14 Adding Value to Value Added The Value Added Producer Grant (VAPG) program was promoted by working with tribal groups on developing applications for the summer of 2011, but soon eligibility issues surfaced. Passing those stories along to USDA s Office of Tribal Relations (OTR) and maintaining contact with USDA resulted in the Rural Development agency implementing an Administrative Notice clarifying Tribal eligibility for the VAPG in However, despite clarified Tribal eligibility, a major hurdle still remained in the 50% matching funds requirement. Dan secured a $100,000 commitment from the Shakopee Mdewakanton Sioux Community to be used as a 25% match for Tribal applicants in the Great Lakes and Dakotas. This match assistance significantly improved Tribal interest, and four Tribal Applications from the region moved forward. These applications, along with several more applicants that considering applying, should translate into additional future applications id program funding becomes available> Dan also assisted with an application from a fisher family to help open a small fish company on the Columbia River in the Pacific Northwest. Dan says: Laying the foundation for expanded food production and more resilient food systems are the first step toward improving the health of our communities and generating sustainable economic development. He adds: although the Value Added Producer Grants applications weren t initially successful, the steps the IAC and the Rural Development took will help future grant applicants be successful. Find more information on the Mobile Farmers Market at They keep their Facebook customers and producers updated on their Facebook site as well.
15 Navajo Region Danielle Notah began work with the Intertribal Agriculture Council as the Technical Outreach Specialist for the Montana/Wyoming Region in February In August 2011 she transferred to the Navajo Nation Region returning to her homeland and takes pride in working for her people. She is responsible for providing outreach, technical assistance and collecting and disseminating information on USDA s general purposes and programs to build a more serviceable relationship between USDA and Native American communities. Born and raised on the Navajo Indian reservation in Tohatchi, New Mexico. She attended secondary school in Tohatchi where she was active in 4-H and FFA showing market lambs, steers, hogs and horses. She earned her Associates Degree from Candeska Cikana Community College in Fort Totten, ND and her Bachelor s Degree in Business Management from the University of North Dakota in Grand Forks. Danielle lives in Tohatchi, NM with her three boys Briley, Brant and Bravin and is excited to work with the Navajo communities in the Four Corners area of the United States. The Navajo Region serves the Navajo Nation The Navajo Nation encompasses the states of Utah, Nevada, Arizona and New Mexico; an area the size of the State of Iowa. Progress In The Middle of Nowhere The Navajo Nation-IAC Region Office organized a Navajo reservation wide USDA outreach meeting in Shonto, AZ, a relatively remote location in western Arizona. The turn out at this meeting was an important success in terms of meetings held in remote locations on the vast Navajo reservation where very little efforts are made to actually reach the isolated grass roots agriculture producers. USDA representatives were brought to the meeting from the state and local NRCS offices to speak about program opportunities and pilot easement programs; FSA to discuss program updates; and APHIS PPQ to give updates and present their programs on Tribal Relation efforts and challenges. Turn out for the meeting was very good with more than half the participants being grass roots producers. Gilbert Harrison, who was appointed by the Secretary of Agriculture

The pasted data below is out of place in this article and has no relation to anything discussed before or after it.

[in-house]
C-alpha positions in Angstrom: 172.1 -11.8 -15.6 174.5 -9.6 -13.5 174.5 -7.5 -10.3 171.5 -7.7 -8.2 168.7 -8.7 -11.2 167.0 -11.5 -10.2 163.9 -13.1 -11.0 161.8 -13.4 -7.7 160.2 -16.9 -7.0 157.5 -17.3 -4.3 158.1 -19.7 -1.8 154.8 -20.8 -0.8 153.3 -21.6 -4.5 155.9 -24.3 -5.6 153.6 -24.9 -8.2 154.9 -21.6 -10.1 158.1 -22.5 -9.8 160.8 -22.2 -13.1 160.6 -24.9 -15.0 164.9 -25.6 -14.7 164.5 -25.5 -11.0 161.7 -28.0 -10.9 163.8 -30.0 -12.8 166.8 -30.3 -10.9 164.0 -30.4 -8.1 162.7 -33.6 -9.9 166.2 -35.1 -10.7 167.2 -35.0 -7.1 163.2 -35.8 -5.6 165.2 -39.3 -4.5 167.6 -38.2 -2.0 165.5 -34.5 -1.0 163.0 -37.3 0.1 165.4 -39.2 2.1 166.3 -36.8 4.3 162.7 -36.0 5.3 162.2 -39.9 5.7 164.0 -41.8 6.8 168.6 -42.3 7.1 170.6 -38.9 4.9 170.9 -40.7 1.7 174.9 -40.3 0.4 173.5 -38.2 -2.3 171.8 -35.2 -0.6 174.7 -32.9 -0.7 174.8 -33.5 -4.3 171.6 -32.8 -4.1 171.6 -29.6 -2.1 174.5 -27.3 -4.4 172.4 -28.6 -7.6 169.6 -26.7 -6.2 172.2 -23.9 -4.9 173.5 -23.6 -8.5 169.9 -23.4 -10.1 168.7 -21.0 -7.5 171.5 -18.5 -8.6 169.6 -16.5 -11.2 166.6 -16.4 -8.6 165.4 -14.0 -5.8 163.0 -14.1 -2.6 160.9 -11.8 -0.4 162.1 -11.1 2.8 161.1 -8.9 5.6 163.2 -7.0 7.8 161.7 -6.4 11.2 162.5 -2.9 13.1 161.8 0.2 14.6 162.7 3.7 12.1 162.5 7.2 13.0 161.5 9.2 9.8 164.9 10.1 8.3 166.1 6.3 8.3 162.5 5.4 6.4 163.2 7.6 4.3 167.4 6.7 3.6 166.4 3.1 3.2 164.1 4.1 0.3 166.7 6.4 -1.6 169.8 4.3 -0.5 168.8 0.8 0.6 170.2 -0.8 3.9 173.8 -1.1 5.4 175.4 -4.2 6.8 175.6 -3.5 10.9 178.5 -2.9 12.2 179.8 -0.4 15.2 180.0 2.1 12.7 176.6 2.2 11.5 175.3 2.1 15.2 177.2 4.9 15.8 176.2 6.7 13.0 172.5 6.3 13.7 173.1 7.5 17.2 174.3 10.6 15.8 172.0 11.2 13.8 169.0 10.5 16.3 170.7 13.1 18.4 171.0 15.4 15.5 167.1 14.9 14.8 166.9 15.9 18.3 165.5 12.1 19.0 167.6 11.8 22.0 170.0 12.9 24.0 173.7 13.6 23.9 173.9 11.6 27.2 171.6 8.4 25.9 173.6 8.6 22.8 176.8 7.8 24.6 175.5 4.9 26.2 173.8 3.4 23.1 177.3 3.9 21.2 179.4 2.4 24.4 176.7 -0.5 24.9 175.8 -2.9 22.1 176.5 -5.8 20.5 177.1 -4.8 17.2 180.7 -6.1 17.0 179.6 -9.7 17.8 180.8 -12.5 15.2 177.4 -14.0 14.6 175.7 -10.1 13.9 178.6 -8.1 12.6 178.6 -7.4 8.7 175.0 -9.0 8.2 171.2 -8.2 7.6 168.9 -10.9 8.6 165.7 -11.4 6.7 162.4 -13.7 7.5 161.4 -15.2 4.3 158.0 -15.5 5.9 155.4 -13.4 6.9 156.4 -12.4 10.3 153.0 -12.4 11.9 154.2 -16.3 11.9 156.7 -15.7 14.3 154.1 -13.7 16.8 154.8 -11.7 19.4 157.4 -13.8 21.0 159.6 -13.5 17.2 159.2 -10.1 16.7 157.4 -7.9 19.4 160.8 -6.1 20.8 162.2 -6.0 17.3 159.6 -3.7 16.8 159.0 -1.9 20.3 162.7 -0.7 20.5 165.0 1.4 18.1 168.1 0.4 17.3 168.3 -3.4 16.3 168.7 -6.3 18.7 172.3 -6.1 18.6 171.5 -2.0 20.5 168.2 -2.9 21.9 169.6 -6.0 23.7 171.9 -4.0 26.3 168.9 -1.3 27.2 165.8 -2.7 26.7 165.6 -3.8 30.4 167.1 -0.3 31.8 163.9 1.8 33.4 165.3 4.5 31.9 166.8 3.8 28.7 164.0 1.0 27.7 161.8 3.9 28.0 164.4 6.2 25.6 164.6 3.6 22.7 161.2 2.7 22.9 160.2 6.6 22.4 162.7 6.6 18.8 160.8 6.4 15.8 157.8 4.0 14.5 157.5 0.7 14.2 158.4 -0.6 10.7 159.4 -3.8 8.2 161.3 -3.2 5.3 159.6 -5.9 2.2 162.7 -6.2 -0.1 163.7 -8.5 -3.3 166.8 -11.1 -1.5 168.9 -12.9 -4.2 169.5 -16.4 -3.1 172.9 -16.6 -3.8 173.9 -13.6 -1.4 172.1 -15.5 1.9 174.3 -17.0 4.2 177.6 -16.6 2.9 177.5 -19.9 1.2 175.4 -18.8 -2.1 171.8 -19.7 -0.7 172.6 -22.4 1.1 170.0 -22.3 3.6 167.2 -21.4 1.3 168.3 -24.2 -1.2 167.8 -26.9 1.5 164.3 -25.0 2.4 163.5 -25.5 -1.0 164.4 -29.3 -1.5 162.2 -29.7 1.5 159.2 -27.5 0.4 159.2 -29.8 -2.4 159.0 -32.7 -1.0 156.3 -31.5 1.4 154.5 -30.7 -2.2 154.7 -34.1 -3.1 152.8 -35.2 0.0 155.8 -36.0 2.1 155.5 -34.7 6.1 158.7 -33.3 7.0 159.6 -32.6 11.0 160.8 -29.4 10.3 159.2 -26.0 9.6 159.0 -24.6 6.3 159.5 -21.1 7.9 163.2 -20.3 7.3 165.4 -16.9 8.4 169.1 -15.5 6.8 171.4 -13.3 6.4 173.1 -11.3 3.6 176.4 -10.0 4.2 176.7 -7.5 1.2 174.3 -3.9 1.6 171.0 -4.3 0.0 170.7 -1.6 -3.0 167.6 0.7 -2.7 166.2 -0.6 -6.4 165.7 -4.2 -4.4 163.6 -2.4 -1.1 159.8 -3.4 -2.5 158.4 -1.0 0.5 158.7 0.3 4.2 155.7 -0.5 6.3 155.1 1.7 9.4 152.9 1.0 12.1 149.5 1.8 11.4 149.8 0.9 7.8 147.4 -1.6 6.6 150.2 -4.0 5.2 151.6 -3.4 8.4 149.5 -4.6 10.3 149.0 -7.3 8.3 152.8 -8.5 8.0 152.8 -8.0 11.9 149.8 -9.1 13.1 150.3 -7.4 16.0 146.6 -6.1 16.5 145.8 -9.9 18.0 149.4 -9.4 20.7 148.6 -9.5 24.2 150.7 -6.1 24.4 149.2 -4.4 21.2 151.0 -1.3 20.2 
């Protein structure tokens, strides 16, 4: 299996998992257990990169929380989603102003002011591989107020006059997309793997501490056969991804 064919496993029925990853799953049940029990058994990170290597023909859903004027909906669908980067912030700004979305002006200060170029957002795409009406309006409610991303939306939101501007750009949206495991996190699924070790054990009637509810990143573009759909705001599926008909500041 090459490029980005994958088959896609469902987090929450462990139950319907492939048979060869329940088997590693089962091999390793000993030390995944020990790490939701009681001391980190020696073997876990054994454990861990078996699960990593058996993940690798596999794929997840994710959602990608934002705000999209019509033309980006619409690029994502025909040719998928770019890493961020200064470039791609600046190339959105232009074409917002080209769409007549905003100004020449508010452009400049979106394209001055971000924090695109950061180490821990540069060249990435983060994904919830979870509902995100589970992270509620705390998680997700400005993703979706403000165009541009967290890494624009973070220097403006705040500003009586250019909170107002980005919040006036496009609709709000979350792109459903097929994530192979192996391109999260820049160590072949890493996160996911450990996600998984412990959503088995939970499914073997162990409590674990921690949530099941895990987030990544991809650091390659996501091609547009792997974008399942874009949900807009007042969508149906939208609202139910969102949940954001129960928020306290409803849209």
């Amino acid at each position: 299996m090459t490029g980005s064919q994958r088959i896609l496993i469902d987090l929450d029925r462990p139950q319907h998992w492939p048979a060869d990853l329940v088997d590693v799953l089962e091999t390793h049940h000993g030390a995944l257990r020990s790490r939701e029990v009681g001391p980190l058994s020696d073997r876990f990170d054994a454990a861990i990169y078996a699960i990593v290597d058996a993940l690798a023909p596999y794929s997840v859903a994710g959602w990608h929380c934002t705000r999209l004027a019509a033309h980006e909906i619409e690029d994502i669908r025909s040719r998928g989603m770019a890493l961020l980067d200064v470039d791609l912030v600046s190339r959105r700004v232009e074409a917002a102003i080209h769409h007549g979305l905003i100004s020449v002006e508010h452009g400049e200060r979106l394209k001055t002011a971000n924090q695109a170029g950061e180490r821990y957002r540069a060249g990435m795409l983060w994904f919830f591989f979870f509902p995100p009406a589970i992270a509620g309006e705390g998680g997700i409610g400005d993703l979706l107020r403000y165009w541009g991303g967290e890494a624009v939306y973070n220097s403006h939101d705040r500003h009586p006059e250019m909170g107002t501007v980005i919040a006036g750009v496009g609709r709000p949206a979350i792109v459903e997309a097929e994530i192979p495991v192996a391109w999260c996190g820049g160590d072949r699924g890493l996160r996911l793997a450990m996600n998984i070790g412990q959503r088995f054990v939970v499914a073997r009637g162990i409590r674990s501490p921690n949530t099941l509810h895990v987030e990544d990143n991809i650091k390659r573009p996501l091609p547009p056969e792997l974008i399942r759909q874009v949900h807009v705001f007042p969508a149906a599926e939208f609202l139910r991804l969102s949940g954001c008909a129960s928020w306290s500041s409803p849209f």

16 to the new Council for Native American Farmers and Ranchers, also an outcome of the Keepseagle settlement, was able to address the participants at the program. He explained his role on the Council and stressed that Native people need to work very diligently together to get things accomplished at all levels with USDA: national, state, and local. The Navajo Nation-IAC Region Office covers a territory of more than 27,000 square miles; the Navajo Nation occupies portions of northeastern Arizona, southeastern Utah, and northwestern New Mexico. It is the largest land area assign primarily to a Native American jurisdiction within the United States. The TA Network staff person makes it a point to attend and conduct numerous Navajo chapter/community visits throughout the reservation. A Chapter is a form of local government entities modeled after State government forms; such as counties or townships. There are 110 Chapters in the Navajo Nation and working with local USDA offices make FSA programs such as the Wool and Mohair subsidy Payment Program, the Livestock Forage Disaster program and the 2011 Notice of Loss on Native Grass for Grazing program available to native producers. Danielle travels to very remote locations throughout the Navajo Nation and had the privilege to meet with many grass roots Navajo people, some of which did not speak English. These visits continue to be a highlight of the job since Danielle is able to assist USDA staff in helping and explaining to traditional Navajo farmers and ranchers the sign-up processes and procedures. When USDA program personnel aren t fluent in Navajo she provides translations for USDA staff. Danielle says: I work hard in my region to make sure grass roots Navajo people are aware of the United States Department of Agriculture. I know as long as I get the word out on USDA there will be more interest which will lead to more participation in programs.